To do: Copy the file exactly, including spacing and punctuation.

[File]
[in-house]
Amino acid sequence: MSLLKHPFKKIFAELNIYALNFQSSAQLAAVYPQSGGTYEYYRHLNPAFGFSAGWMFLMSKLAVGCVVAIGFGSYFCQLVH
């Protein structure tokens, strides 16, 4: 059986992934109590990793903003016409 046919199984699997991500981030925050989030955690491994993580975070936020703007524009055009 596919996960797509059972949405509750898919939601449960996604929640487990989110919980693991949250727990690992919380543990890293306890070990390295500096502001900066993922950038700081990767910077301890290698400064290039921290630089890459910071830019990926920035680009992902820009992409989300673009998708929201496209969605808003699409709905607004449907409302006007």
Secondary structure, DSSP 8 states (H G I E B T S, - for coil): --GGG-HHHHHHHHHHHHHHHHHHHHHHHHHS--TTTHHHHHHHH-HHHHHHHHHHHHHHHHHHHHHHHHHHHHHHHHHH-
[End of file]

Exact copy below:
[in-house]
Amino acid sequence: MSLLKHPFKKIFAELNIYALNFQSSAQLAAVYPQSGGTYEYYRHLNPAFGFSAGWMFLMSKLAVGCVVAIGFGSYFCQLVH
């Protein structure tokens, strides 16, 4: 059986992934109590990793903003016409 046919199984699997991500981030925050989030955690491994993580975070936020703007524009055009 596919996960797509059972949405509750898919939601449960996604929640487990989110919980693991949250727990690992919380543990890293306890070990390295500096502001900066993922950038700081990767910077301890290698400064290039921290630089890459910071830019990926920035680009992902820009992409989300673009998708929201496209969605808003699409709905607004449907409302006007």
Secondary structure, DSSP 8 states (H G I E B T S, - for coil): --GGG-HHHHHHHHHHHHHHHHHHHHHHHHHS--TTTHHHHHHHH-HHHHHHHHHHHHHHHHHHHHHHHHHHHHHHHHHH-